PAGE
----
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Is length everything? - Page 2

post #31 of 45
Thread Starter 
Also, what is all this Metron stuff people keep referring to? Is there some kind of argument raging about this particular ski? If so, why?
post #32 of 45
"I find many skiers in the ne substitute length for lack of skill." "... the more adept the skier, the less they depend on the length and more on their skill/technique." Brueacim

What this says to me is that shorter skis are more difficult to ski and require more skill/technique, which I agree with when it comes to skiing unpacked terrain. I like a longer ski because I can relax on it. A good skier ripping through god awful snow conditions can be much more relaxed if they are on a longer ski. Is that a bad thing? Regardless of how much skill and technique I have, I would rather let the ski do the work as much as possible. I do not "depend on length", I use it to my advange and enjoy every inch of it.

A longer ski is a smoother ride in almost all conditions. I guess I would rather be throwing big smoothies than whatever those guys are doing on their sub 170s. If you are enjoying it then no one can say it is not the right ski for you.

P.S. Keep up the good work. It is always easy to get screaming deals on long skis at the end the season.
post #33 of 45
PRC - Atomic have a range of skis called Metron's. They come in a very limited range of sizes, all of which are, from a traditional perspective (meaning 2001, not 1975) "too short" - 152, 162 and 172cm. They publish a set of sizing tables based on weight (not height), ability and preferred turn radius that ends up putting most people on skis shorter than the longest in the range, which were already "too short", especially on the stiffest most deeply sidecut skis in the range.

I'm pretty much your height and weight, which depending on the subjective stuff in Atomic's sizing tables put me on either a 162 (yes, really) or a 172cm Metron B5. I went for the 162cm after demoing both (I like short turns), much to my amazement. You'd expect a loss of edge-grip and some general instability at speed, but to be honest, I couldn't find it. Seems that in some of the more recent models of ski length has become even less important (provided you have the width and stiffness, snigger) and more a matter of taste.
post #34 of 45
Quote:
Originally Posted by bruceacim
howdy, kidz,

i'm amazed at how frequently this topic comes up & how little most 'skiers' understand just what it entails...it drives me crazy (and it's a really short trip).:

my rule of thumb to gauge length (for you knee jerkers, please refer to statement above, thank you) for skis for my region/conditions (check details in my profile) is: no shorter than your chin, no longer than the tip of your nose.
Good post with helpful advice. Reading some of the posts prior to your's and ghost's was making me wonder if I had bought too short of a ski (Metron 9 @ 157cm), despite what their charts said. At my height, the 157s do fall between my chin and nose and the M9s perform very well on groomers at speed and do fine on powder.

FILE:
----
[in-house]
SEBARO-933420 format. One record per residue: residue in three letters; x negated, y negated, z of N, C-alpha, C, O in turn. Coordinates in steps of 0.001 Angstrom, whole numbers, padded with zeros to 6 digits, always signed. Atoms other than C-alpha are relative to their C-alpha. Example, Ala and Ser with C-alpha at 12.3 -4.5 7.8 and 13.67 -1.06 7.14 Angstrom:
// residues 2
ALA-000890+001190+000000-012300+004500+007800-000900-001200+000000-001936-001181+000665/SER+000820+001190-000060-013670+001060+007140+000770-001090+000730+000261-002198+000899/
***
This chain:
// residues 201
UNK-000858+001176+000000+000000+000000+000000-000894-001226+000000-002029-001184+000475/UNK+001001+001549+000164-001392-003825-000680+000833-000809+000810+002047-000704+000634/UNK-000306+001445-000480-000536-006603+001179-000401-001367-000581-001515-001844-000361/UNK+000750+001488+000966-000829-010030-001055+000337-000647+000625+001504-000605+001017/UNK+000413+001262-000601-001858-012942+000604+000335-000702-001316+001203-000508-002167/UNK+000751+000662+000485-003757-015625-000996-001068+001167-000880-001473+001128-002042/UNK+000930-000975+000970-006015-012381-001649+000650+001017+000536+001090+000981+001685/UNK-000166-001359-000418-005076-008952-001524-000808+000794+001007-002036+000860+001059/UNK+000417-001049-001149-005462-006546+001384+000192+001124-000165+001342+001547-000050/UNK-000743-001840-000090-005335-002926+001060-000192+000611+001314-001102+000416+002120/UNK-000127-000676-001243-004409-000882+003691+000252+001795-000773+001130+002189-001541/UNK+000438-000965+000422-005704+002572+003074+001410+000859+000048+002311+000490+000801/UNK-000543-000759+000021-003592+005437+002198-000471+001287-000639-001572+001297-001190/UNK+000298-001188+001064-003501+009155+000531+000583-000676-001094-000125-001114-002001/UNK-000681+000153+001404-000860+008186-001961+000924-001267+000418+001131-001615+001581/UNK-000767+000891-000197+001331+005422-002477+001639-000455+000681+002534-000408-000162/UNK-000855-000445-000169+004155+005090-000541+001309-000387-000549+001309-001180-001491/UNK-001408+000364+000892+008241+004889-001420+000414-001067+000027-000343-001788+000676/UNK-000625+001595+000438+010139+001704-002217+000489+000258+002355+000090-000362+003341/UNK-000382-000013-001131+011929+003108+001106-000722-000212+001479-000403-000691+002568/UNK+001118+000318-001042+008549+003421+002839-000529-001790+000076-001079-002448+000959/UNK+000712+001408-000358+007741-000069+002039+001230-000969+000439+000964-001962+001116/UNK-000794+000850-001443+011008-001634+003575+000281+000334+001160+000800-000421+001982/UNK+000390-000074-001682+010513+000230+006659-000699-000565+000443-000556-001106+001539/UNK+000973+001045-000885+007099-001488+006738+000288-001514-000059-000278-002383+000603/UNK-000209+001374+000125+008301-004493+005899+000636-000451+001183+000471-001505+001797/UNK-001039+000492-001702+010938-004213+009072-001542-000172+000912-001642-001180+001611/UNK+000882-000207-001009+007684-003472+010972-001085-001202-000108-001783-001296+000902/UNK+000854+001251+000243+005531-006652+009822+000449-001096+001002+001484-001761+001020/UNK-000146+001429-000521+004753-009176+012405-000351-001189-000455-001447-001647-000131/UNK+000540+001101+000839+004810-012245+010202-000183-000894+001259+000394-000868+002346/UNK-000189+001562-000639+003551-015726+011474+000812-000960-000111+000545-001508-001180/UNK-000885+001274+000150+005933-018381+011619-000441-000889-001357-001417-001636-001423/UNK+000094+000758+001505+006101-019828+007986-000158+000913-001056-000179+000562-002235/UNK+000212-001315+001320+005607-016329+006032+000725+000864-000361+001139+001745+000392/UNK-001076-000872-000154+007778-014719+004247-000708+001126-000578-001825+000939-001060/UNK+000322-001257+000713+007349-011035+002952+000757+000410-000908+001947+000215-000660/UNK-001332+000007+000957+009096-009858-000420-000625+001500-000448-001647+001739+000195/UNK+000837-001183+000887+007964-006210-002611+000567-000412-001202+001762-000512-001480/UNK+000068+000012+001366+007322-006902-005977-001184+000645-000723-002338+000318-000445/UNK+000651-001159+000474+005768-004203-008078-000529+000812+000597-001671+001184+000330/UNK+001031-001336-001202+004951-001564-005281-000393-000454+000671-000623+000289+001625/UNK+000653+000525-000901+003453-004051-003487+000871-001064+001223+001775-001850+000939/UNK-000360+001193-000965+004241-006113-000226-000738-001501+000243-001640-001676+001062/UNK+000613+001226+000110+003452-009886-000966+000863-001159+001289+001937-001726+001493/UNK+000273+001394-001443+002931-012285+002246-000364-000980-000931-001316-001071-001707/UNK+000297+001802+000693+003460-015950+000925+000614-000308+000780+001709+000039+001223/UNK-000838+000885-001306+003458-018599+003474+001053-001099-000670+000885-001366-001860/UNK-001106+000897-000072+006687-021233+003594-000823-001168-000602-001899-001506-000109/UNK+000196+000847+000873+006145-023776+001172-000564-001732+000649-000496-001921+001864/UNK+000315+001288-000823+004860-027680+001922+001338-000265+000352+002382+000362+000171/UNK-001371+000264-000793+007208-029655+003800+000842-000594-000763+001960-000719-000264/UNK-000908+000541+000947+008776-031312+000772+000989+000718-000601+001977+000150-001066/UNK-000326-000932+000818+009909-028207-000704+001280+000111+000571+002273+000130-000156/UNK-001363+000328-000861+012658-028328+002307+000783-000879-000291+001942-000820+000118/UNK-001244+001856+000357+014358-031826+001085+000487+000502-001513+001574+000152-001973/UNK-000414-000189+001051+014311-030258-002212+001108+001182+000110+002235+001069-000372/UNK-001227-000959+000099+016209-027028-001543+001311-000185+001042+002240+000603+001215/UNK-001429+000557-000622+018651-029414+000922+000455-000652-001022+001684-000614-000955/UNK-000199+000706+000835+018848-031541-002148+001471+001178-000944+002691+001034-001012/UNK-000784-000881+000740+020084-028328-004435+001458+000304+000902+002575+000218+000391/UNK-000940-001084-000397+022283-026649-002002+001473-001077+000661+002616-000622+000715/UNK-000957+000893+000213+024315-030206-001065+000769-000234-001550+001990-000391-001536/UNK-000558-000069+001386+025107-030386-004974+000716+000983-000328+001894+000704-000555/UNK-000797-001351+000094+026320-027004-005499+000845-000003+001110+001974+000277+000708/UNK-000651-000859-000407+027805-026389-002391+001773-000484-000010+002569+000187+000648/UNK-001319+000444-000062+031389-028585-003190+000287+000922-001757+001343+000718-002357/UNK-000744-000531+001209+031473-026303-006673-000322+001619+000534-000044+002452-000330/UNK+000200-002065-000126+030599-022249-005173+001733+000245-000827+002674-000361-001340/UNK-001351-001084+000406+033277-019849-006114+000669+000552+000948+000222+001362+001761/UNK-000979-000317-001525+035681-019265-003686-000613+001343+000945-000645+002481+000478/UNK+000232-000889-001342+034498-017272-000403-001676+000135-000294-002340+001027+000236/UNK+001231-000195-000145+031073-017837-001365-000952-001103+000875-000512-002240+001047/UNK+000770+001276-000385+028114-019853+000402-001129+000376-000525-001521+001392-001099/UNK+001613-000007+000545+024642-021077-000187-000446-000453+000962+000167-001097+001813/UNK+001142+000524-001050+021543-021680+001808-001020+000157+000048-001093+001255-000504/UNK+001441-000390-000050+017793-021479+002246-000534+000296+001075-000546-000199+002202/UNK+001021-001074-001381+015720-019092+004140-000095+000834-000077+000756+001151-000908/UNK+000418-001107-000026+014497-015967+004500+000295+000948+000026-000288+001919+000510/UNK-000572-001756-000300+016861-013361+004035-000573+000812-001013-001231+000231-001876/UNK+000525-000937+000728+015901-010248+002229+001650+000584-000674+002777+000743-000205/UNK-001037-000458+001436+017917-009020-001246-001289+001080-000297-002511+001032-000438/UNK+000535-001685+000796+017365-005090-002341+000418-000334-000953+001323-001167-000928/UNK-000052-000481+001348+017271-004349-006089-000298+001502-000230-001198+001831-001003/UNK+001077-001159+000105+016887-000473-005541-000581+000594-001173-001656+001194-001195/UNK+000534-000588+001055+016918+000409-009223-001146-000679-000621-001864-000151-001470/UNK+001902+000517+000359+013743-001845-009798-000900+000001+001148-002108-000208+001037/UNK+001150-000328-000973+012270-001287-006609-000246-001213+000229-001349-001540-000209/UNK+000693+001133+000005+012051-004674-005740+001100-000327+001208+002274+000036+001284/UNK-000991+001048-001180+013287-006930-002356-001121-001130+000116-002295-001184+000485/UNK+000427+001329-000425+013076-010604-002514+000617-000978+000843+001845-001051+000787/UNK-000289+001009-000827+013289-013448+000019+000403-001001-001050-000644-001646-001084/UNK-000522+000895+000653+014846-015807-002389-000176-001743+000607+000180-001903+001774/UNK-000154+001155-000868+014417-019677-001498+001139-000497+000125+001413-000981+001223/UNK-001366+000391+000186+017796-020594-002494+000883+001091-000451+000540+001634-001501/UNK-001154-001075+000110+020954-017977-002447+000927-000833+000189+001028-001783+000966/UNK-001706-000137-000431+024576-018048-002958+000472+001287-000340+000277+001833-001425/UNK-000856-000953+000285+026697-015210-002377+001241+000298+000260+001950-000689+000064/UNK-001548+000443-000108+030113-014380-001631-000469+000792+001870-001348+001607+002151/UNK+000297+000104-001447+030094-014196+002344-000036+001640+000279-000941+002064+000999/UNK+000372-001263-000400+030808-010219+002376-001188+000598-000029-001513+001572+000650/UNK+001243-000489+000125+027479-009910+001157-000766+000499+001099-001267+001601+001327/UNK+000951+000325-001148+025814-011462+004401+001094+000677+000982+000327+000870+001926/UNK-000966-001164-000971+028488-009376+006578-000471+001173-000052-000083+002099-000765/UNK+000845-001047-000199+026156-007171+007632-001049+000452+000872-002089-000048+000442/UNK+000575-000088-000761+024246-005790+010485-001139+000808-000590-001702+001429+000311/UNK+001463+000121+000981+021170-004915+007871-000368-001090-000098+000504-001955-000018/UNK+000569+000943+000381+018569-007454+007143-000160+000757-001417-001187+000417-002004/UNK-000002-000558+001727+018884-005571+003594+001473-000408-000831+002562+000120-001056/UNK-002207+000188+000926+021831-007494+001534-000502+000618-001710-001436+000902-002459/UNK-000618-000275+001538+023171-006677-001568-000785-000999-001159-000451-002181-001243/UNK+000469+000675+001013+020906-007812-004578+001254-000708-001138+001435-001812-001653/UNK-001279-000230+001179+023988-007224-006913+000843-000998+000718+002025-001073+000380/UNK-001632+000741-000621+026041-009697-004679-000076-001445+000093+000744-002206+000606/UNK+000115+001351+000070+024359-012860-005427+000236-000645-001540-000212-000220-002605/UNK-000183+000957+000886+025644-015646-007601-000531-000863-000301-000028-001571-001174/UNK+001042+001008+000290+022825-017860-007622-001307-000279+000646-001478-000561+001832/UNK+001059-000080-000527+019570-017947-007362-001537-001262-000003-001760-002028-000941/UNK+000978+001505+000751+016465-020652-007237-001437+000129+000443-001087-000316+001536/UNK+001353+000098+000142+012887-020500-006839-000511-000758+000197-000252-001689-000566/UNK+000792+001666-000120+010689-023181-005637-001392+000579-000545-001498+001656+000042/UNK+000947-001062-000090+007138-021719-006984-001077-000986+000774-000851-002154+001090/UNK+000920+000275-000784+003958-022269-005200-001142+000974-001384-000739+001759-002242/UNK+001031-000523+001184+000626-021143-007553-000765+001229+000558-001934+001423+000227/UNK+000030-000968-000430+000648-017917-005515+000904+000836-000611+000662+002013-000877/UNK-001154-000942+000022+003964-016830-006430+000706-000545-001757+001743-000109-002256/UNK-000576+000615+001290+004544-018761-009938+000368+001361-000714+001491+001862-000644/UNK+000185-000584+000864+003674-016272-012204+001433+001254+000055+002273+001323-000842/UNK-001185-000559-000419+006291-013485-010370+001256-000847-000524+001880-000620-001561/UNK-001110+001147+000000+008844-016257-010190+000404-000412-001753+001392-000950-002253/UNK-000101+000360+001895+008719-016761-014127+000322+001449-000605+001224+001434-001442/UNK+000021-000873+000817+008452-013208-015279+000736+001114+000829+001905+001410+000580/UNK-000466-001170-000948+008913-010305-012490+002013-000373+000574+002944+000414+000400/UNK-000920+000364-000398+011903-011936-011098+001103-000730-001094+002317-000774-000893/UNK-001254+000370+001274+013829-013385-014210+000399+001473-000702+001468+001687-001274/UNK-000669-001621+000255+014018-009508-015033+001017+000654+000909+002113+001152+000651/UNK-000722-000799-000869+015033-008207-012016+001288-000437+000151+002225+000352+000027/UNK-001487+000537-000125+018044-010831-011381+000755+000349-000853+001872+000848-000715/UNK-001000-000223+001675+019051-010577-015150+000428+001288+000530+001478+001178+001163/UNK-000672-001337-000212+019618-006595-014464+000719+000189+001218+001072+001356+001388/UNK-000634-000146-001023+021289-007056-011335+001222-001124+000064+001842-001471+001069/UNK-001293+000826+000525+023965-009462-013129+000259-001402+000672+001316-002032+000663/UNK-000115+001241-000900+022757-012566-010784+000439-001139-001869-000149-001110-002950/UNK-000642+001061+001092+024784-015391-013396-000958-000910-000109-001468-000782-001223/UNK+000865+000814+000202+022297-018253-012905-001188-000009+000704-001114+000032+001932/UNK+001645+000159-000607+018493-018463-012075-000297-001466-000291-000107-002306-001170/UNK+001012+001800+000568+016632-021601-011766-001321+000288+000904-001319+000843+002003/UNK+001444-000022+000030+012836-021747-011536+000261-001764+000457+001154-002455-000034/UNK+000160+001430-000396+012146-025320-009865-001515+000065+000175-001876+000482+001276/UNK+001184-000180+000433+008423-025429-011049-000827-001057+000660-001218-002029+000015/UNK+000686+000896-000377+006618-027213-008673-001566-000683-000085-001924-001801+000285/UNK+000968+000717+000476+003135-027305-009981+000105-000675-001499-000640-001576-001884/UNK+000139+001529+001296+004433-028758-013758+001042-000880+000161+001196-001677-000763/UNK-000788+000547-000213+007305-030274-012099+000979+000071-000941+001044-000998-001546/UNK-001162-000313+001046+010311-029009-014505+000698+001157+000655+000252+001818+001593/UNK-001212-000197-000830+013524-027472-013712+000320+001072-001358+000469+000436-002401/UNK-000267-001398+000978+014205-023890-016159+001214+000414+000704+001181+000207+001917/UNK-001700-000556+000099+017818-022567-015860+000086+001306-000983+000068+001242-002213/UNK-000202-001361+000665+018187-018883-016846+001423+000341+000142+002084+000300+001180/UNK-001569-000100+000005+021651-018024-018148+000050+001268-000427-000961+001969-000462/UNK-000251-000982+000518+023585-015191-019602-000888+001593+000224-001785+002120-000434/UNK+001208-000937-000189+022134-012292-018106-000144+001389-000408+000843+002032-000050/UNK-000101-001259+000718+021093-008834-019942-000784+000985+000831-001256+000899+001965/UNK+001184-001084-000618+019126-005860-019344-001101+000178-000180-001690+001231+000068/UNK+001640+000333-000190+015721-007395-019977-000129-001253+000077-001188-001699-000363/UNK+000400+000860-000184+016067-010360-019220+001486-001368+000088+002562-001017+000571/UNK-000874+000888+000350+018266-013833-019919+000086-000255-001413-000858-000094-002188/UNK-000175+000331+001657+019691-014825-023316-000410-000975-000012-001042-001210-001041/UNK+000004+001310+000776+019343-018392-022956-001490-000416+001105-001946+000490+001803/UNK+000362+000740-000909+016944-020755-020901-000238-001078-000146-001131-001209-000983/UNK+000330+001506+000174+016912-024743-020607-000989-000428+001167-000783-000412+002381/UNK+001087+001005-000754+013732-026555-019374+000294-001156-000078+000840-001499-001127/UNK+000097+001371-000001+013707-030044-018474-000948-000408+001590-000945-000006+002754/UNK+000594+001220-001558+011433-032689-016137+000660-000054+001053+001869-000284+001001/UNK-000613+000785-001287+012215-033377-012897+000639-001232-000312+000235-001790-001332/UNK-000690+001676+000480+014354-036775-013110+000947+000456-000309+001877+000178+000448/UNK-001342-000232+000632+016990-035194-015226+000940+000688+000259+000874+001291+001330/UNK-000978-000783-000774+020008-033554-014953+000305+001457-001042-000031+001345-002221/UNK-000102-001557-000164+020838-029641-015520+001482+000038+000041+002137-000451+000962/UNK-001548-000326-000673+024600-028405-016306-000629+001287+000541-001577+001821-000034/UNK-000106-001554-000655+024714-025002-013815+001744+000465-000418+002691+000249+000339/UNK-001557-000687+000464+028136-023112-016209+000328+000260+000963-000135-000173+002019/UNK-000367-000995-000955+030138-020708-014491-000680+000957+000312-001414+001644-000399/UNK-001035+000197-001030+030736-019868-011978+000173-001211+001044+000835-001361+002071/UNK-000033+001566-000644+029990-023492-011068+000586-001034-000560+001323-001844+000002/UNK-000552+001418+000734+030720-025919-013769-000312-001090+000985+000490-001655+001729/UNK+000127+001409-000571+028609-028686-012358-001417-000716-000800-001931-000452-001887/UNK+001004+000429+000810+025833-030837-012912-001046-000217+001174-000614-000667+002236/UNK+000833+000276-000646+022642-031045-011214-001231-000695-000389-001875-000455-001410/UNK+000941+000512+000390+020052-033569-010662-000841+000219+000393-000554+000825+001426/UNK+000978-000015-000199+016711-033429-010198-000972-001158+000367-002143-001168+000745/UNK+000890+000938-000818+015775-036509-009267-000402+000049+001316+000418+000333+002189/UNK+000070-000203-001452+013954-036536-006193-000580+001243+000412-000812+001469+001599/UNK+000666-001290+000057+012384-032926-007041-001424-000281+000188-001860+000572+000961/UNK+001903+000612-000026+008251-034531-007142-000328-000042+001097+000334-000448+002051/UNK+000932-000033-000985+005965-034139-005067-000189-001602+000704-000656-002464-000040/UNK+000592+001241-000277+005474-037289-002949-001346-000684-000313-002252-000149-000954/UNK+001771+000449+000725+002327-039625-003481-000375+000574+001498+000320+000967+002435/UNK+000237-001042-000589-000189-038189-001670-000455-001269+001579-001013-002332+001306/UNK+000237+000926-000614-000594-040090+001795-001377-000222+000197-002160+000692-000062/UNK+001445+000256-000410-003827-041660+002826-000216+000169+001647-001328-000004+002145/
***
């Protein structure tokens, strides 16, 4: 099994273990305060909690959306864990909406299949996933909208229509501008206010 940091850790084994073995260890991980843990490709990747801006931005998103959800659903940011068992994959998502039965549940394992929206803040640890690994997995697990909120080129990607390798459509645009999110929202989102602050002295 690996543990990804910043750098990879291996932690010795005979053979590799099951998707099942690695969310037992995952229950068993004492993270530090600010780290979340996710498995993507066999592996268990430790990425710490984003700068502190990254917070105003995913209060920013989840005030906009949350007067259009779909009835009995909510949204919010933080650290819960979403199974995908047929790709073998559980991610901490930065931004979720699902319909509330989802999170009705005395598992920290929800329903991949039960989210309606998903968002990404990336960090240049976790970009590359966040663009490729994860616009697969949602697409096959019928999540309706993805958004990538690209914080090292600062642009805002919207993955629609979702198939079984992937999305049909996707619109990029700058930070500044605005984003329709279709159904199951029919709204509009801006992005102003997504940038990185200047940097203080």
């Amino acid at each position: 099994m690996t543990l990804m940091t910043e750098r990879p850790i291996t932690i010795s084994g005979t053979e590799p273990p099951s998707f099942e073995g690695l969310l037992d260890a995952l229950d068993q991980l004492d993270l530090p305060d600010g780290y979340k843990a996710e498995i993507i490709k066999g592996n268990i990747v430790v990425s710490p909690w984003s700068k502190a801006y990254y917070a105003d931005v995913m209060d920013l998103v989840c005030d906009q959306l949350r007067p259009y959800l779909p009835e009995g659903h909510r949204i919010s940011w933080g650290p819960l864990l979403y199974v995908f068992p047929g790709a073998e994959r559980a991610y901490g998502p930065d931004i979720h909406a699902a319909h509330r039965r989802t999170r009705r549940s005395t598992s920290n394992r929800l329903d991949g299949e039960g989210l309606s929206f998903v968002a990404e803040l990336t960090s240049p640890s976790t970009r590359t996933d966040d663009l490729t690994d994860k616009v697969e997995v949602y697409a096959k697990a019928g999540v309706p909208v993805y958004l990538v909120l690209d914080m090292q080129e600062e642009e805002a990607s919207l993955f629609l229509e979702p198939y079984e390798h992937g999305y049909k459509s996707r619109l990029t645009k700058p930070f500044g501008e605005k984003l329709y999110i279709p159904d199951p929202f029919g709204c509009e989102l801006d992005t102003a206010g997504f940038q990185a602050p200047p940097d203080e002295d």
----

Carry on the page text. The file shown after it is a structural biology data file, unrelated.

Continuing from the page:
So PRC, if the 170s worked as well as you said, go for it. What works, works. :
post #35 of 45
There's really no way to completely simplify ski length selection. There are just too many variables - including:

1. Skier height
2. Skier weight
3. Skier ability
4. Ski type (front side, back side, park, deep stuff, etc.)
5. Ski flex (both longitudinal and torsional)
6. Ski sidecut
7. Binding mount position
8. Typical skiing conditions
and more...

I believe that ski length is a very personal decision and although you may want to take some advice as a starting point, it's important to demo skis you like in multiple lengths. It's surprising how a ski can feel very different from one length to the next.
post #36 of 45
OK - True different skiers skiing different conditions and looking for different characteristics in a ski means that there is no one best length and/or stiffness for everyone.

But to simplify, is it true that if comparing different lengths of the same model, the shortest one will carve shorter turns easier and the longest will be more stable at faster speeds. (Assuming the stiffness is appropiate for the skier)
post #37 of 45
Quote:
Originally Posted by skugrud
OK - True different skiers skiing different conditions and looking for different characteristics in a ski means that there is no one best length and/or stiffness for everyone.

But to simplify, is it true that if comparing different lengths of the same model, the shortest one will carve shorter turns easier and the longest will be more stable at faster speeds. (Assuming the stiffness is appropiate for the skier)
The bracketed statement is the key here. If the ski is stiff enough then the longer one will be more stable, but if it isn't the ski will still become unstable and in that case the the longer ski will cause more misery than the shorter one.
post #38 of 45
http://forums.epicski.com/showthread...217#post349217

Quote:
don't be bullied into a short ski. the short ski craze is a silly little fad that hopefully goes away before long... i've seen more skiers suckered into 161's and 165's by well-meaning salespeople and "experts" who would and end up being MUCH happier with something a little bit longer and more appropriate to their skill level and style....

not to say that short skis don't have their place, they do, but a graph of ideal ski length (x axis) in relation to ability (y axis) is NOT a straight line or even a curve, it's more like a parabola. At your size skiing a 161 or 165 in anything but a slalom ski that You Know How To Use is just as silly as skiing a 195 or 200. go demo a 174 or even 180 in an all-mountain ski, like a dynastar 4800, the rossi b1 already mentioned, or that fischer or nordica. if you can't lay down dual trenches with that 165 you're missing the point of 'em.

a long ski may be a little more work to turn, but not by THAT much. it will, however, be a lot more forgiving and confidence inspiring. technique/ability has a much, much bigger impact on your ease and ability to turn.

longer will make you stronger, and it won't hold you back like a short ski will. short skis, for many here, seems to almost be reverse compensation ("see, i'm secure, i ski 160's.").